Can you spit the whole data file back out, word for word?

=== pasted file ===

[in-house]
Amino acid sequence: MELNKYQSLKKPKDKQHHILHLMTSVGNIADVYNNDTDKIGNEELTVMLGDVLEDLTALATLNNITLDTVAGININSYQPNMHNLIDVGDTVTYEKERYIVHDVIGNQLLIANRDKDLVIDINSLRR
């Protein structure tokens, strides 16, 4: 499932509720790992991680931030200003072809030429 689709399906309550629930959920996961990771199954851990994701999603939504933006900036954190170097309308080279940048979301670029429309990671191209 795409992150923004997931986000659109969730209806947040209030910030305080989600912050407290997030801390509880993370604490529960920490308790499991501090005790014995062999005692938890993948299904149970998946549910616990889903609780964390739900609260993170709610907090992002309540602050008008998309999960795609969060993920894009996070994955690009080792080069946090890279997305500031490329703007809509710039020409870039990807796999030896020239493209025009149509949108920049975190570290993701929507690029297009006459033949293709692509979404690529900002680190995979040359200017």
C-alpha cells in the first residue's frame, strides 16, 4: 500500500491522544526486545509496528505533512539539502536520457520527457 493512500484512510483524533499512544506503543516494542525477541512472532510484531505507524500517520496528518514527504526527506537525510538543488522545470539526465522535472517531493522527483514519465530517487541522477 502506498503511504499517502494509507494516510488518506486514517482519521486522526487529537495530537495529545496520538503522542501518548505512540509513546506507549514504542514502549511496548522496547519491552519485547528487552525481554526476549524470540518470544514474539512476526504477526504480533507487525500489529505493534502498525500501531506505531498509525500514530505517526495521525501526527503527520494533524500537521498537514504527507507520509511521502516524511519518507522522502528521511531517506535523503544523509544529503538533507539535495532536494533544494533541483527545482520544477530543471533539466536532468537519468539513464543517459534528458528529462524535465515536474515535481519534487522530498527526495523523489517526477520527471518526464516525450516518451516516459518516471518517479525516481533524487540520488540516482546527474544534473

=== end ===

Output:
[in-house]
Amino acid sequence: MELNKYQSLKKPKDKQHHILHLMTSVGNIADVYNNDTDKIGNEELTVMLGDVLEDLTALATLNNITLDTVAGININSYQPNMHNLIDVGDTVTYEKERYIVHDVIGNQLLIANRDKDLVIDINSLRR
């Protein structure tokens, strides 16, 4: 499932509720790992991680931030200003072809030429 689709399906309550629930959920996961990771199954851990994701999603939504933006900036954190170097309308080279940048979301670029429309990671191209 795409992150923004997931986000659109969730209806947040209030910030305080989600912050407290997030801390509880993370604490529960920490308790499991501090005790014995062999005692938890993948299904149970998946549910616990889903609780964390739900609260993170709610907090992002309540602050008008998309999960795609969060993920894009996070994955690009080792080069946090890279997305500031490329703007809509710039020409870039990807796999030896020239493209025009149509949108920049975190570290993701929507690029297009006459033949293709692509979404690529900002680190995979040359200017």
C-alpha cells in the first residue's frame, strides 16, 4: 500500500491522544526486545509496528505533512539539502536520457520527457 493512500484512510483524533499512544506503543516494542525477541512472532510484531505507524500517520496528518514527504526527506537525510538543488522545470539526465522535472517531493522527483514519465530517487541522477 502506498503511504499517502494509507494516510488518506486514517482519521486522526487529537495530537495529545496520538503522542501518548505512540509513546506507549514504542514502549511496548522496547519491552519485547528487552525481554526476549524470540518470544514474539512476526504477526504480533507487525500489529505493534502498525500501531506505531498509525500514530505517526495521525501526527503527520494533524500537521498537514504527507507520509511521502516524511519518507522522502528521511531517506535523503544523509544529503538533507539535495532536494533544494533541483527545482520544477530543471533539466536532468537519468539513464543517459534528458528529462524535465515536474515535481519534487522530498527526495523523489517526477520527471518526464516525450516518451516516459518516471518517479525516481533524487540520488540516482546527474544534473